Move to have high school coaches lead by example is welcome

June 15, 2014 

Teachers change lives. And sometimes the teacher who changes a life the most happens to be a coach. Many’s the high school athlete who, later on as a lawyer, doctor, scientist or writer, remembers one coach as the person who taught not just athletic skills and discipline but hope, who offered comfort in a troubled family life or who became a confidant who lasted all through adulthood.

Typically, that kind of coach sees the job as being as much about teaching as it is about winning.

But there are other coaches who believe, perhaps because of their own training, that to be good coaches they have to play to the stereotype of yelling and screaming profanity, even in middle and high schools.

That, The News & Observer’s long-time high school sports authority Tim Stevens recently reported, is changing. And even some coaches who’ve followed those unfortunate customs recognize the need to do something differently.

Paul Dinkenor, a multi-championship soccer coach at Leesville Road High in Raleigh, earns some credit for self-awareness. Dinkenor started coaching with the methods he’d experienced as a player in England, where he grew up. European soccer is a tough game where fans are not afraid to take a swing or two at each other and where coaches are no-nonsense – to an extreme.

So Dinkenor was a yeller. “But then,” he told Stevens, “I had a very old coach call me aside and tell me that I was making a fool of myself and I didn’t know it. He helped me learn that doing all that talking and yelling does much more harm than good.”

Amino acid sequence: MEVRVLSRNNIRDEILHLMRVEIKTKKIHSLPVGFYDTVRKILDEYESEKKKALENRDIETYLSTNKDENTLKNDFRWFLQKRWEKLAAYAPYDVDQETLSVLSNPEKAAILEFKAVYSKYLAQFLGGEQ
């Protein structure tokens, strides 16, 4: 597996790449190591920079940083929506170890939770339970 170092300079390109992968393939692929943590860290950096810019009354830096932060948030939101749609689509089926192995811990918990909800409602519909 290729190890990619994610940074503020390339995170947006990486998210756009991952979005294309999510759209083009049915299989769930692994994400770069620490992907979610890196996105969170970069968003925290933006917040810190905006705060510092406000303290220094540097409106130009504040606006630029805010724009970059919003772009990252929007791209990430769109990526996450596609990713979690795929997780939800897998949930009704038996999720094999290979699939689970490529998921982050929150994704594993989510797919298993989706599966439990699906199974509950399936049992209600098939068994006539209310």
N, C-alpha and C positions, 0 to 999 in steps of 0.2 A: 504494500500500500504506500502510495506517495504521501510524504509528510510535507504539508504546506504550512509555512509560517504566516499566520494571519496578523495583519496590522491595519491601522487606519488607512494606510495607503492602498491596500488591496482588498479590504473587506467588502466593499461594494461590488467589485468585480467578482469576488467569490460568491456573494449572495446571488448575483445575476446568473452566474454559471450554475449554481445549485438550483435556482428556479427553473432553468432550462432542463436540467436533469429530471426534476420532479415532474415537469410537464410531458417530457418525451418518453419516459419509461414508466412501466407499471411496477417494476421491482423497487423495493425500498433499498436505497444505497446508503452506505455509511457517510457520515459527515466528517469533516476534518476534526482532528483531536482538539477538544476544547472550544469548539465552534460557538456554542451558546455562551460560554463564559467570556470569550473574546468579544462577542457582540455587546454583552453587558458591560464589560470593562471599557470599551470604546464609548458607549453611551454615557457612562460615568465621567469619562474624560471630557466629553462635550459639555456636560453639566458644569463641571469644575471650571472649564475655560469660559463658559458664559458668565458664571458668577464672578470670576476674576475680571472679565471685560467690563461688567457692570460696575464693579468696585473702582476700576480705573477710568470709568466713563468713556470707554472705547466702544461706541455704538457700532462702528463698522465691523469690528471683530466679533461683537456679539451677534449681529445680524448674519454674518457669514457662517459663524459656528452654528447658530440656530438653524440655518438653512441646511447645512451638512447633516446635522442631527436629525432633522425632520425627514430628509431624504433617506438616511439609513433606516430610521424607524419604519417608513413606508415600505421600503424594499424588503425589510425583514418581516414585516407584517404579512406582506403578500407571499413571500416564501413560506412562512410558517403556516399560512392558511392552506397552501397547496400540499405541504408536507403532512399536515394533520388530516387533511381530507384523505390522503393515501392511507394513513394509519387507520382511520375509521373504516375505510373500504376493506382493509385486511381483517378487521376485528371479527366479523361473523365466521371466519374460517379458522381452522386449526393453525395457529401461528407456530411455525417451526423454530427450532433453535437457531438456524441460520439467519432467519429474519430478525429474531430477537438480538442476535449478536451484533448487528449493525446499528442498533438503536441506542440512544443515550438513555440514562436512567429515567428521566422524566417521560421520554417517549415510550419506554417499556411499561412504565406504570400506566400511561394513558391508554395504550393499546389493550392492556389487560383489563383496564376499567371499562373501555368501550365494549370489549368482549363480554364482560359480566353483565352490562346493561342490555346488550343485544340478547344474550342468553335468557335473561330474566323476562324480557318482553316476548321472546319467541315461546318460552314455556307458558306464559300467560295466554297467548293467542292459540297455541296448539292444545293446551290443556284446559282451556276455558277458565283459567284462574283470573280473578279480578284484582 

Now, high school sports administrators on all levels are taking a more active interest in getting coaches to calm down and watch their language. While some veteran athletes might value the tough instruction they got as kids, the truth is that most students in junior high and high school will end their playing careers there. They don’t need instruction on how to hone their athletic skills as much as they need character guidance from experienced adults.

Coaches have an enhanced position from which to deliver that guidance. They work closely with kids and demand respect. Students sometimes feel more comfortable talking to coaches about family matters because they can do so when there are fewer kids around and in a more informal setting.

Through the N.C. High School Athletic Association, there’s an effort to see that coaches are trained to cope with the “changing culture” of coaching. Coaches now are dealing with a more diverse pool of athletes. And the coaching “society” in which they grew up has evolved into one in which their yelling and screaming and profanity are no longer tolerated. Far from it.

As Ray Stott, athletic director for Johnson County schools, said, “It’s a different world but a better world.”

Those coaches reluctant to change should consider that studies of the behavior of college coaches show that the screaming and the cursing aren’t really very effective anyway.

Wake County has a good policy, and it’s simple: Coaches are not allowed to use verbal derision or physical threats. Deran Coe, the senior administrator for athletics in the county, said, “The language they use to teach and motivate should be similar to what they use in the classroom. That is now the standard.”

It’s a good one. In the long term, more civilized, classroom-style behavior won’t simply be easier on athletes. Coaches who employ abusive tactics, even when such tactics are verbal only, these days run a legal risk when they step over the line. None of them needs the option of profanity and threats to succeed.

The coaches are teaching youngsters to play by the rules on the field and in life. They can lead with the example of playing by rules of civility.

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